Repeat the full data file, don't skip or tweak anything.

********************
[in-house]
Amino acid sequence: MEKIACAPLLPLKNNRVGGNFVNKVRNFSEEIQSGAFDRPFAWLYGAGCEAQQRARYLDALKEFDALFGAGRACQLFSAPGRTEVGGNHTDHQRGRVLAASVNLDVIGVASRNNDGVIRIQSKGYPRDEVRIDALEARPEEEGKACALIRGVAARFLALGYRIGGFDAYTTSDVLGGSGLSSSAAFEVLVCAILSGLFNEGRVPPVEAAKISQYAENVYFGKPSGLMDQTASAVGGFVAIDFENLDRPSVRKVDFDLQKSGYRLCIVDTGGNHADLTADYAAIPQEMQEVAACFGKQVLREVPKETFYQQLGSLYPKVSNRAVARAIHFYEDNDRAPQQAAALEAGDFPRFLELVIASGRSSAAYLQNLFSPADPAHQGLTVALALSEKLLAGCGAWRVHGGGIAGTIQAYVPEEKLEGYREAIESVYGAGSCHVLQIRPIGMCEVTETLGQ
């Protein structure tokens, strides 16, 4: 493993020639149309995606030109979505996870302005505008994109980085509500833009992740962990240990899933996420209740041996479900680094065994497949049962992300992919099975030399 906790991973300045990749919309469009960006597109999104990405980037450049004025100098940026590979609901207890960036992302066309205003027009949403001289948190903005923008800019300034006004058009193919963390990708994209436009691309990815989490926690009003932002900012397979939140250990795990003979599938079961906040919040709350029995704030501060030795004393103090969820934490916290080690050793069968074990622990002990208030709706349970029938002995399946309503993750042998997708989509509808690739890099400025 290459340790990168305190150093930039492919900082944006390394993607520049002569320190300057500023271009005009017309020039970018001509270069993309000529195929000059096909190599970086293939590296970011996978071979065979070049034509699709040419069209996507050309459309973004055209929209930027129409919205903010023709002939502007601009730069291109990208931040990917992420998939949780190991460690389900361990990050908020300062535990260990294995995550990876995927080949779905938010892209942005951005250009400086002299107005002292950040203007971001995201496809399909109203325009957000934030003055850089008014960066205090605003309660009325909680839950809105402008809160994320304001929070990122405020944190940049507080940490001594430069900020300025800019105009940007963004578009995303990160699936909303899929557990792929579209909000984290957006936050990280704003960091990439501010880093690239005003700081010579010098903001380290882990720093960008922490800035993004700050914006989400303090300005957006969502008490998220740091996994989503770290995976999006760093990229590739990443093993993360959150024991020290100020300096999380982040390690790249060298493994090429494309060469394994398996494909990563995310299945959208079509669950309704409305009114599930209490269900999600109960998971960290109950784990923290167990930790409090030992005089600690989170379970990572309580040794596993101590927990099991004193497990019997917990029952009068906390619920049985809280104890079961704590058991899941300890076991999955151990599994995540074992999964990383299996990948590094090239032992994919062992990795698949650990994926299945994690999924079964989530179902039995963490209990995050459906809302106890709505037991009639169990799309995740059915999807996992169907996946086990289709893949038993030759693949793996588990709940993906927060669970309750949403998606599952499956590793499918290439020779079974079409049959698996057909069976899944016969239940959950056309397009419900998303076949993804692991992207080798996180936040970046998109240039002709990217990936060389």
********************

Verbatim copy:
[in-house]
Amino acid sequence: MEKIACAPLLPLKNNRVGGNFVNKVRNFSEEIQSGAFDRPFAWLYGAGCEAQQRARYLDALKEFDALFGAGRACQLFSAPGRTEVGGNHTDHQRGRVLAASVNLDVIGVASRNNDGVIRIQSKGYPRDEVRIDALEARPEEEGKACALIRGVAARFLALGYRIGGFDAYTTSDVLGGSGLSSSAAFEVLVCAILSGLFNEGRVPPVEAAKISQYAENVYFGKPSGLMDQTASAVGGFVAIDFENLDRPSVRKVDFDLQKSGYRLCIVDTGGNHADLTADYAAIPQEMQEVAACFGKQVLREVPKETFYQQLGSLYPKVSNRAVARAIHFYEDNDRAPQQAAALEAGDFPRFLELVIASGRSSAAYLQNLFSPADPAHQGLTVALALSEKLLAGCGAWRVHGGGIAGTIQAYVPEEKLEGYREAIESVYGAGSCHVLQIRPIGMCEVTETLGQ
């Protein structure tokens, strides 16, 4: 493993020639149309995606030109979505996870302005505008994109980085509500833009992740962990240990899933996420209740041996479900680094065994497949049962992300992919099975030399 906790991973300045990749919309469009960006597109999104990405980037450049004025100098940026590979609901207890960036992302066309205003027009949403001289948190903005923008800019300034006004058009193919963390990708994209436009691309990815989490926690009003932002900012397979939140250990795990003979599938079961906040919040709350029995704030501060030795004393103090969820934490916290080690050793069968074990622990002990208030709706349970029938002995399946309503993750042998997708989509509808690739890099400025 290459340790990168305190150093930039492919900082944006390394993607520049002569320190300057500023271009005009017309020039970018001509270069993309000529195929000059096909190599970086293939590296970011996978071979065979070049034509699709040419069209996507050309459309973004055209929209930027129409919205903010023709002939502007601009730069291109990208931040990917992420998939949780190991460690389900361990990050908020300062535990260990294995995550990876995927080949779905938010892209942005951005250009400086002299107005002292950040203007971001995201496809399909109203325009957000934030003055850089008014960066205090605003309660009325909680839950809105402008809160994320304001929070990122405020944190940049507080940490001594430069900020300025800019105009940007963004578009995303990160699936909303899929557990792929579209909000984290957006936050990280704003960091990439501010880093690239005003700081010579010098903001380290882990720093960008922490800035993004700050914006989400303090300005957006969502008490998220740091996994989503770290995976999006760093990229590739990443093993993360959150024991020290100020300096999380982040390690790249060298493994090429494309060469394994398996494909990563995310299945959208079509669950309704409305009114599930209490269900999600109960998971960290109950784990923290167990930790409090030992005089600690989170379970990572309580040794596993101590927990099991004193497990019997917990029952009068906390619920049985809280104890079961704590058991899941300890076991999955151990599994995540074992999964990383299996990948590094090239032992994919062992990795698949650990994926299945994690999924079964989530179902039995963490209990995050459906809302106890709505037991009639169990799309995740059915999807996992169907996946086990289709893949038993030759693949793996588990709940993906927060669970309750949403998606599952499956590793499918290439020779079974079409049959698996057909069976899944016969239940959950056309397009419900998303076949993804692991992207080798996180936040970046998109240039002709990217990936060389």